GSFTC - CORRECTION: Ten Towns Vote to Get Rid of 'the Pledge,' Find Alternatives to Property Taxes

Farmington's town moderator emailed me this morning to let me know that the Fair Tax Resolution did not pass there. Only about 80 people were left in the room of 500 by 12:30 PM when the article was taken up. It was the only non-SB2 town where the resolution was brought this year. I got contradictory information from somebody in the town offices yesterday. To our credit, the release we sent yesterday did list the results as unofficial. Nevertheless, we are sorry for the error. Ten out of eleven towns is very respectable, though.

Ten Towns Vote to Get Rid of ‘the Pledge,’ Find Alternatives to Property Taxes
Strong Message to Governor and Legislature Repeated in 2009

Kingston, NH (March 11, 2009) –Voters in ten NH towns passed a warrant article on Tuesday instructing state lawmakers to end ‘the Pledge’ and look for alternatives to ever-increasing property taxes. The non-binding “Fair Tax Resolution” received 74% of the vote and will result in a letter being sent to the Governor and state legislators, representing Allenstown; Claremont; Kingston; Lebanon; Littleton; New Hampton; North Hampton; Pelham, Rye, and Swanzey.

Kingston was just one of ten municipalities around the state that voted for the Fair Tax Resolution this year, adding to the 72 communities across the state that passed the measure in 2007 and 2008. Seventy-three percent of the towns that have taken up the resolution have passed it.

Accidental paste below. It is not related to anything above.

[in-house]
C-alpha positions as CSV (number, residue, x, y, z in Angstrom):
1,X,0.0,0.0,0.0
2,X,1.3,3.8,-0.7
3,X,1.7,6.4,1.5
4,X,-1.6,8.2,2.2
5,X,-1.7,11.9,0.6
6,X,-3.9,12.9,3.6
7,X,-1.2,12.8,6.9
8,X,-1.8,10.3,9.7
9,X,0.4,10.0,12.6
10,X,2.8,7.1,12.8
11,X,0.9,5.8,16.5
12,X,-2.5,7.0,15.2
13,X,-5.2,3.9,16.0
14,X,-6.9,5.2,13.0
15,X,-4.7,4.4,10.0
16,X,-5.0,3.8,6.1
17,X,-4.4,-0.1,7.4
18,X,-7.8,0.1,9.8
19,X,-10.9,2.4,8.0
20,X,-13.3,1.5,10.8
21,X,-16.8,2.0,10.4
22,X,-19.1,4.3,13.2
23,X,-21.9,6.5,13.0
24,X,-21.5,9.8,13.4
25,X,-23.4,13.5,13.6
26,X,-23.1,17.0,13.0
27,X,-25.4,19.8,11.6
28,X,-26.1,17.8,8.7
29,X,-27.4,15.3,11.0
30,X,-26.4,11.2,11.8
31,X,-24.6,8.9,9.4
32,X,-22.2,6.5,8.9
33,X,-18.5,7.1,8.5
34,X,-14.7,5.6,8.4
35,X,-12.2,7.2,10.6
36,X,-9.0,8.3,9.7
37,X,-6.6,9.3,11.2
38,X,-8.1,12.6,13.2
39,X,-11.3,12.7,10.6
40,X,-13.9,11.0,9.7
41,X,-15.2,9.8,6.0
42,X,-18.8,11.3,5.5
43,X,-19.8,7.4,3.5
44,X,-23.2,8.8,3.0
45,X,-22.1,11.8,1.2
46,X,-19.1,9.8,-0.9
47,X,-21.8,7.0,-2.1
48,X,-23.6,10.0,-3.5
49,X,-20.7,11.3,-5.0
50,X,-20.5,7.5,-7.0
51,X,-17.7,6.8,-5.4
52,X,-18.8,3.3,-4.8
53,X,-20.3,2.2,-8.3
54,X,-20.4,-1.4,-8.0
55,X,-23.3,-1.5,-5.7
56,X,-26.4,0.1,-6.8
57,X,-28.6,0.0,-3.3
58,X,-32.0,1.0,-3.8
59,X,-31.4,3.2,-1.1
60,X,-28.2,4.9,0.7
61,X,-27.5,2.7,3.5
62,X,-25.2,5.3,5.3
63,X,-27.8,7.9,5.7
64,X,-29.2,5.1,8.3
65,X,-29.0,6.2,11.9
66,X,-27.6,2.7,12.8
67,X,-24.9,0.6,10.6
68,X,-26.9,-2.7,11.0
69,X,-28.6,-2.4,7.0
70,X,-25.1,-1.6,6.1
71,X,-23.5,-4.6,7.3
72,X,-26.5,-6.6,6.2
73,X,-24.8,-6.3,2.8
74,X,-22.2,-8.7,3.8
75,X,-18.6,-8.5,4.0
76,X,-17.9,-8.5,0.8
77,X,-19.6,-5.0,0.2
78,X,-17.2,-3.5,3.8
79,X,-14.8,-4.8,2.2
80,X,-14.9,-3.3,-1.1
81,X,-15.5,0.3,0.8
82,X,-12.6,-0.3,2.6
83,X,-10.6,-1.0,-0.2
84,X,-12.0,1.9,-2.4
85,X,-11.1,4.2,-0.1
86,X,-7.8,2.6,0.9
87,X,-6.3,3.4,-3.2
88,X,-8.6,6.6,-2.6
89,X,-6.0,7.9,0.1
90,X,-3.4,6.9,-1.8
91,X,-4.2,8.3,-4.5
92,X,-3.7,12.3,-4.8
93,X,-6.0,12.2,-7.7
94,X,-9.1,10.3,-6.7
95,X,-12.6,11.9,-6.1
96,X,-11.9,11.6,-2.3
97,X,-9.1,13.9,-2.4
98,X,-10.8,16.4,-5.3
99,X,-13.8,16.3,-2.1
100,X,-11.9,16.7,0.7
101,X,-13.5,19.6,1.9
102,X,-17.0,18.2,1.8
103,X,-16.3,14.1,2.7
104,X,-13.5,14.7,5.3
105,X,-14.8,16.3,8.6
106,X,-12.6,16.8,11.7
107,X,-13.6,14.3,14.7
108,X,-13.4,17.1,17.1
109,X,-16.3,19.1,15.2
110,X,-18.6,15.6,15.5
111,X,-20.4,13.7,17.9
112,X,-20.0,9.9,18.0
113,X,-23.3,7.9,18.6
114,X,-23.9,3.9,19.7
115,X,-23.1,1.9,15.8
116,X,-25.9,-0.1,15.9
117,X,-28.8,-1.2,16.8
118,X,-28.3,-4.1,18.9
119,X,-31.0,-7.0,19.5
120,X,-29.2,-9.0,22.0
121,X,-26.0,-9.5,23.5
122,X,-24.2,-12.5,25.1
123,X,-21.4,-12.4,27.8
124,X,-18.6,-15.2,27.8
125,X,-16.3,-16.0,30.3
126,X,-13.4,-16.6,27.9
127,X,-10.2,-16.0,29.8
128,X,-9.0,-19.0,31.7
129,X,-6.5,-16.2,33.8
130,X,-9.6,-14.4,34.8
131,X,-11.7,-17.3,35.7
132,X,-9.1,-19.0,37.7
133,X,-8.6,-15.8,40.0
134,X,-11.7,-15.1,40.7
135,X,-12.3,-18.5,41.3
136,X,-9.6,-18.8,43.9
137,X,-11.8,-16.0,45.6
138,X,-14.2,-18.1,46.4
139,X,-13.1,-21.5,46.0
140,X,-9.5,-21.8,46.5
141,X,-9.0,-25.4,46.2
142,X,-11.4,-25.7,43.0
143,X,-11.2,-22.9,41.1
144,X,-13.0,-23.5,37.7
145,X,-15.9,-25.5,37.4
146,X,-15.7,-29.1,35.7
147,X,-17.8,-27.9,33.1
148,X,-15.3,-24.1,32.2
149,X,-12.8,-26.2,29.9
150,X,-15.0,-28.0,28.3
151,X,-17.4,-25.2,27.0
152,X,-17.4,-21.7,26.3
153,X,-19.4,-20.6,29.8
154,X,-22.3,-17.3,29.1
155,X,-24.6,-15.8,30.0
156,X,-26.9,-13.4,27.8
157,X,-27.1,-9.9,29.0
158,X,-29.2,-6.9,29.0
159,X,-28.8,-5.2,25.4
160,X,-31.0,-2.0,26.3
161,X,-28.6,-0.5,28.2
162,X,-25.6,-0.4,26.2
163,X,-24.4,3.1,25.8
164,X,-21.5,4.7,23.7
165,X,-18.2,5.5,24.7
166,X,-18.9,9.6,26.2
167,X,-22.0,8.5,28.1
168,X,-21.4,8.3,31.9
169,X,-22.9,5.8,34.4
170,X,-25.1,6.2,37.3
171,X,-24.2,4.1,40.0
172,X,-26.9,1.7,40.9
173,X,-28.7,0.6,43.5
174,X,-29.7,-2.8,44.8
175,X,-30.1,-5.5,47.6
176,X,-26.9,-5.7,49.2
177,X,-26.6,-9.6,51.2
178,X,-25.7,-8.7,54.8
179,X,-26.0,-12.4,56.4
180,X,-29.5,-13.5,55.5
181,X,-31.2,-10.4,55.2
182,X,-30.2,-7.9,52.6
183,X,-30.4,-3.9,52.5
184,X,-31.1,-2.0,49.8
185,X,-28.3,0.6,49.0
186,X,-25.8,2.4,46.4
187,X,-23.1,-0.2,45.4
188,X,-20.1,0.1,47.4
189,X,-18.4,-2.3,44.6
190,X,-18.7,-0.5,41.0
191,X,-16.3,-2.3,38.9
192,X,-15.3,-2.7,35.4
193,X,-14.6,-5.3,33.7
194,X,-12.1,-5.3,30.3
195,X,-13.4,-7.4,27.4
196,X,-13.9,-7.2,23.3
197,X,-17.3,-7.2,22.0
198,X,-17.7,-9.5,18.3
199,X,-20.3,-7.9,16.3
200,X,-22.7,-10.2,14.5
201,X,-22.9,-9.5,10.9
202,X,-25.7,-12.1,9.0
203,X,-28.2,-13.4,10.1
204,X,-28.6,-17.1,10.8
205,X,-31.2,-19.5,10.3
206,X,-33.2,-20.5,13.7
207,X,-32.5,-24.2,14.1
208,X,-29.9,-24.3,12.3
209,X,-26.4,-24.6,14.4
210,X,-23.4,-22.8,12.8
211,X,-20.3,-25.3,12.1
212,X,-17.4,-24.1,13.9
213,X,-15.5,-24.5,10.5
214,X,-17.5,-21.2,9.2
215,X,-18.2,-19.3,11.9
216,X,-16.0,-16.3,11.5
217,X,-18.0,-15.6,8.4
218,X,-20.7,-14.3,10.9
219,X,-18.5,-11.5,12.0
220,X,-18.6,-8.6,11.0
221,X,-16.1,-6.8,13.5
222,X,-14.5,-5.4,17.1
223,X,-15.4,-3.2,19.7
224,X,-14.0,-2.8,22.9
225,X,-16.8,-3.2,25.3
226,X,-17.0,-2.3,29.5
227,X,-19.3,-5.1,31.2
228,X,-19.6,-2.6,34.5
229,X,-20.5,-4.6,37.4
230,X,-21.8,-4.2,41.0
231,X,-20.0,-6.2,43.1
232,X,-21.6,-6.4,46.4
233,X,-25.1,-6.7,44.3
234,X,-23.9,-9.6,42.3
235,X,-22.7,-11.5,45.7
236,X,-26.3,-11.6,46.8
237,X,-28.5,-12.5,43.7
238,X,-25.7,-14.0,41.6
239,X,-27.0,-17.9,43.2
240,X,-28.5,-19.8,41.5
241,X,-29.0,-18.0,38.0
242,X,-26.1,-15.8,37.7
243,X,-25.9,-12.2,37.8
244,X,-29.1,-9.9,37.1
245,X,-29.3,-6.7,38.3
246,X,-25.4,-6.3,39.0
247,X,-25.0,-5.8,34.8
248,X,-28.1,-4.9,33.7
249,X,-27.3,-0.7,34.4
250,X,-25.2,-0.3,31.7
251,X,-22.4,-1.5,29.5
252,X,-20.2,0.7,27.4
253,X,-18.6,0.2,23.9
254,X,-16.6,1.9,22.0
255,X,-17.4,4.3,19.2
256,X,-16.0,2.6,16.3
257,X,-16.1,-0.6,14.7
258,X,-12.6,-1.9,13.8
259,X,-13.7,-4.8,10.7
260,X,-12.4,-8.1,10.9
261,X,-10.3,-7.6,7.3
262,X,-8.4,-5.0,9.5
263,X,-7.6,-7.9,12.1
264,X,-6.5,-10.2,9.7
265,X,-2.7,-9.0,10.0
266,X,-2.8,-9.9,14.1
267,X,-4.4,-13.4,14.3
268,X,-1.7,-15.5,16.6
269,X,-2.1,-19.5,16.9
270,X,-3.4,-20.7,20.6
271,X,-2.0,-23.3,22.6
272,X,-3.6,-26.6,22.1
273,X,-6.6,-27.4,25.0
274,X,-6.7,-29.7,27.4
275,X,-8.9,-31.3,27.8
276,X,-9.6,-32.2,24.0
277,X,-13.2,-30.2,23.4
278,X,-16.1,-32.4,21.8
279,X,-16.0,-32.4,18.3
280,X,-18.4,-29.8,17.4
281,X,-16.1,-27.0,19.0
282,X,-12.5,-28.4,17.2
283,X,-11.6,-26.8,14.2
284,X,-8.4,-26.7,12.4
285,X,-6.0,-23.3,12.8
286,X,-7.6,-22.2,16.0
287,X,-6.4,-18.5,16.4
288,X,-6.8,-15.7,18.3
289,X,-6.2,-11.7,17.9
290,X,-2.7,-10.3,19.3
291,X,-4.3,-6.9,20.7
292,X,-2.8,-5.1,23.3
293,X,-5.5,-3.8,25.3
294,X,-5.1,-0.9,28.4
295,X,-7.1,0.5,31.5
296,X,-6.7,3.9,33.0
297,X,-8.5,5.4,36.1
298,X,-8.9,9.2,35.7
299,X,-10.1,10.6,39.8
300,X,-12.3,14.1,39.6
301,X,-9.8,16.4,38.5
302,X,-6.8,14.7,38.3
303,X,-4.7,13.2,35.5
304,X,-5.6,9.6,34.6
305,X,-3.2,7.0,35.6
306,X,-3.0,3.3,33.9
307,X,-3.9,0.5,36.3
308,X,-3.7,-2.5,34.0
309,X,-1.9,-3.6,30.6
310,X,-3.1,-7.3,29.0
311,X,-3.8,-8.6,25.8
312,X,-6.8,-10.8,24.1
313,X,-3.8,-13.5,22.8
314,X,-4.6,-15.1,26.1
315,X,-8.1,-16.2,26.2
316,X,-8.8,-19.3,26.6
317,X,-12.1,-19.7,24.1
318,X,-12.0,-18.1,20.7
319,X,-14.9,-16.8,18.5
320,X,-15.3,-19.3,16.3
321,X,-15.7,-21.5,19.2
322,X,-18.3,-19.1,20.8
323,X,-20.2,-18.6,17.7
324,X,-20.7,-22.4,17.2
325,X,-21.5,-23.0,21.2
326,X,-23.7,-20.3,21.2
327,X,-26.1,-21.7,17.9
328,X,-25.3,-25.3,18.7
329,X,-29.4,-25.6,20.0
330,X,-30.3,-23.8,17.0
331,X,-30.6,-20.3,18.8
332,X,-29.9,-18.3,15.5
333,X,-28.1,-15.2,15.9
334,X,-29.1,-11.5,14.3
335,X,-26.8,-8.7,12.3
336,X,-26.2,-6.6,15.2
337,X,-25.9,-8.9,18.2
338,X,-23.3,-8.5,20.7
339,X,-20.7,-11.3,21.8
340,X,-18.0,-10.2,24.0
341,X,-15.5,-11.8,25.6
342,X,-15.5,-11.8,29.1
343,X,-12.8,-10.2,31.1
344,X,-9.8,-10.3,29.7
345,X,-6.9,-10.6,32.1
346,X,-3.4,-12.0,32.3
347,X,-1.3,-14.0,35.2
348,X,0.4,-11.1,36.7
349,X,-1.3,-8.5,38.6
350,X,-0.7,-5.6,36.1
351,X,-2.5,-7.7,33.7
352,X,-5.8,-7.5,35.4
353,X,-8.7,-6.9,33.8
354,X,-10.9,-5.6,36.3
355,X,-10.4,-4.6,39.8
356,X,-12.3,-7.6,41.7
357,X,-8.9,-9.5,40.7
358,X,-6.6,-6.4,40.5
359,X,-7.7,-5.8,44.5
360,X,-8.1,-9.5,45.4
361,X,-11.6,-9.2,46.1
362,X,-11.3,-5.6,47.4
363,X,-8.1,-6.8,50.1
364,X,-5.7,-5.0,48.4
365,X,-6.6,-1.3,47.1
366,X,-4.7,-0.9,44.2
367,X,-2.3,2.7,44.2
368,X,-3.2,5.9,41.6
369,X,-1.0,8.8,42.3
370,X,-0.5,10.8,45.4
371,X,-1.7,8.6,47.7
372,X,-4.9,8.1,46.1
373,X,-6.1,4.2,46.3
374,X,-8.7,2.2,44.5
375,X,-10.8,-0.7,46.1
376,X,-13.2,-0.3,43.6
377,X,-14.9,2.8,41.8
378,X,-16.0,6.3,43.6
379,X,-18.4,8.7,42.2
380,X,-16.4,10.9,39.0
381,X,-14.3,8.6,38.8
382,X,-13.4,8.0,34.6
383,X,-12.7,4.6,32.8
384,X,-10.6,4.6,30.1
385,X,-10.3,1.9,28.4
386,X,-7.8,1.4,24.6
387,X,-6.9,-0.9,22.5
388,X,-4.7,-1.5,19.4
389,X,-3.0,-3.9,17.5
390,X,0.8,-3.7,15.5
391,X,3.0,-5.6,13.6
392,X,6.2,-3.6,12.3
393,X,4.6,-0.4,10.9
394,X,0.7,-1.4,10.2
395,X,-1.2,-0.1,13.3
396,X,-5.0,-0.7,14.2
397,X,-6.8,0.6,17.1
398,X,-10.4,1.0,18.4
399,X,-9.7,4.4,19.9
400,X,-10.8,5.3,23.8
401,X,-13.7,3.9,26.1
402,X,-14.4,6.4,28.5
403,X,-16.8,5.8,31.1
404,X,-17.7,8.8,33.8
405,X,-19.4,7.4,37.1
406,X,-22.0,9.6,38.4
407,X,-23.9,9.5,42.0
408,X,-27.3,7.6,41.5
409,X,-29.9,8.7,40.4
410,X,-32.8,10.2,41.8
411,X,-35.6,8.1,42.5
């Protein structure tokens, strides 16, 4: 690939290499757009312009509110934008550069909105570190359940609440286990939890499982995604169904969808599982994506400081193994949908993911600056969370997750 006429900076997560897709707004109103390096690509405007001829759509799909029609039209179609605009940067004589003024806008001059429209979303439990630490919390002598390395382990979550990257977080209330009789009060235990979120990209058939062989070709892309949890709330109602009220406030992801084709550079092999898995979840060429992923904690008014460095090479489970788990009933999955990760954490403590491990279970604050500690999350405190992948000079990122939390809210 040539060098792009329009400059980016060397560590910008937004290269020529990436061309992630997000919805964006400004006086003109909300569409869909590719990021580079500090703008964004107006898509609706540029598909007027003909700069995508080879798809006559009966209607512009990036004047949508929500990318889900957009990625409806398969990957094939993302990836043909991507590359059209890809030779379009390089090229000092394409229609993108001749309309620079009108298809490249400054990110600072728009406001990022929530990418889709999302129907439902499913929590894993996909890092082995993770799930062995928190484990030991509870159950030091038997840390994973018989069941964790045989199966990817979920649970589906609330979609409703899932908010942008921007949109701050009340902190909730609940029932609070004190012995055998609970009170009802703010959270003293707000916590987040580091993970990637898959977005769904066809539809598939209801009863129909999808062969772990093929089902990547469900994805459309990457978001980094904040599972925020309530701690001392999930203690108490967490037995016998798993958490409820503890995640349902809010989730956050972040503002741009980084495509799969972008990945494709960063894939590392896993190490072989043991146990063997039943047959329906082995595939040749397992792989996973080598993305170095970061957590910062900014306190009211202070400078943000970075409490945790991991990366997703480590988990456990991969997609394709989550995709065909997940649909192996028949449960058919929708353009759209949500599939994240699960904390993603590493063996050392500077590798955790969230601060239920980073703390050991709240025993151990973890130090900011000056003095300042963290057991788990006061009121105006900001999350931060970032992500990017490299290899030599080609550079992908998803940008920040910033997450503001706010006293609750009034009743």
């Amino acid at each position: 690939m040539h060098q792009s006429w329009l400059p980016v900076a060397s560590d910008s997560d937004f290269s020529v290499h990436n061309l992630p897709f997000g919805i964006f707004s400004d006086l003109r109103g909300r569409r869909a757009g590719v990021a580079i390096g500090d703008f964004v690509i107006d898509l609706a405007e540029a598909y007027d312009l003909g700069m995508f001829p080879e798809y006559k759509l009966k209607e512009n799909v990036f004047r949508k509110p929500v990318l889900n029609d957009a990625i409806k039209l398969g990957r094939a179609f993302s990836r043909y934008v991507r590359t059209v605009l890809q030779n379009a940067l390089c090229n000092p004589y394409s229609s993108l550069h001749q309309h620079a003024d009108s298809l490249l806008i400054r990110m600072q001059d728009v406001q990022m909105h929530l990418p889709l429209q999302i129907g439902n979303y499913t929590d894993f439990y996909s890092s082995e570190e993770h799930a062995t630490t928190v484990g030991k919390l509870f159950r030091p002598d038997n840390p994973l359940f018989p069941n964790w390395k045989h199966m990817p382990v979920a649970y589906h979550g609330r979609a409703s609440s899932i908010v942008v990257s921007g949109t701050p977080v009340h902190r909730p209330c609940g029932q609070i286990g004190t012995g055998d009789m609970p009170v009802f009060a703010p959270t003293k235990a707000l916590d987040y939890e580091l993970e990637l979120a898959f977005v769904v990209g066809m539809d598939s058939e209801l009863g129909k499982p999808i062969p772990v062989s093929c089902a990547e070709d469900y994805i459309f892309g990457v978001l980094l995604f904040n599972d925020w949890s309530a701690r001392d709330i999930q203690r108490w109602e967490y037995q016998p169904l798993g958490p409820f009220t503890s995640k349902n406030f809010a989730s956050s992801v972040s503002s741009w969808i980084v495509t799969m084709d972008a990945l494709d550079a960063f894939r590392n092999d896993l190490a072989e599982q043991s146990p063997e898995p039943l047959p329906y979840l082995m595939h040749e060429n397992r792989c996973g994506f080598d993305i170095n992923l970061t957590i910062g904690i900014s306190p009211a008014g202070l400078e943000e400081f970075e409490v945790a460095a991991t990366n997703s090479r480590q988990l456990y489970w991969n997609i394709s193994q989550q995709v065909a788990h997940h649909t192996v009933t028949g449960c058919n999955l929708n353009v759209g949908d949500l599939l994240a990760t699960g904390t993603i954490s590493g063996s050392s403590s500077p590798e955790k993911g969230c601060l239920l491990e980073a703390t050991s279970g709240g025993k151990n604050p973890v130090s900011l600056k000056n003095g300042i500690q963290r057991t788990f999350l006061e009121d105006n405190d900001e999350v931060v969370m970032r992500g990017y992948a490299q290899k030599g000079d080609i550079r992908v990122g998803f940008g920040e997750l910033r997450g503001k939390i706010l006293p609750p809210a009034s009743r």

“This should resonate as a loud call to our leaders for exploring all options to reduce New Hampshire's second-highest-in-the-nation property taxes. We must put a stop to the endless increases to the Property Tax that have become an unfair, unjust Granite State way of doing business,” said Rev. William Exner of Goffstown, president of the Granite State Fair Tax Coalition.

“It is not just the elderly, but single parents and young graduates who are unable to pay their property taxes. We need to find a new way of making sure that everybody pays their share, which is actually written in the New Hampshire Constitution,” said Alexander Lee, the field organizer for the Coalition.

A recent Granite Status poll by Andrew Smith of the UNH Survey Center found that only 3% of voters state-wide believe that an increase in the property tax is the proper way to deal with the state’s funding shortfalls. Many more are open to exploring other revenue options because they understand that taking 'the Pledge' guarantees ever-higher property taxes, by ruling out every alternative.

The warrant article says, “We the citizens of this town believe in a New Hampshire that is just and fair. The property tax has become unjust and unfair. State leaders who take a pledge for no new taxes perpetuate higher and higher property taxes. We call on our State Representatives, our State Senators and our Governor to reject the “Pledge,” have an open discussion covering all options, and adopt a revenue system that lowers property taxes.”

Results (some unofficial results may be included)

Town For Against
Allenstown 469 151
Claremont* 1066 305
Kingston 1029 301
Lebanon* 1903 601
Littleton 1187 340
New Hampton 224 108
North Hampton 491 256
Pelham 1844 818
Rye 621 243
Swanzey 637 175
9471 (74%) 3298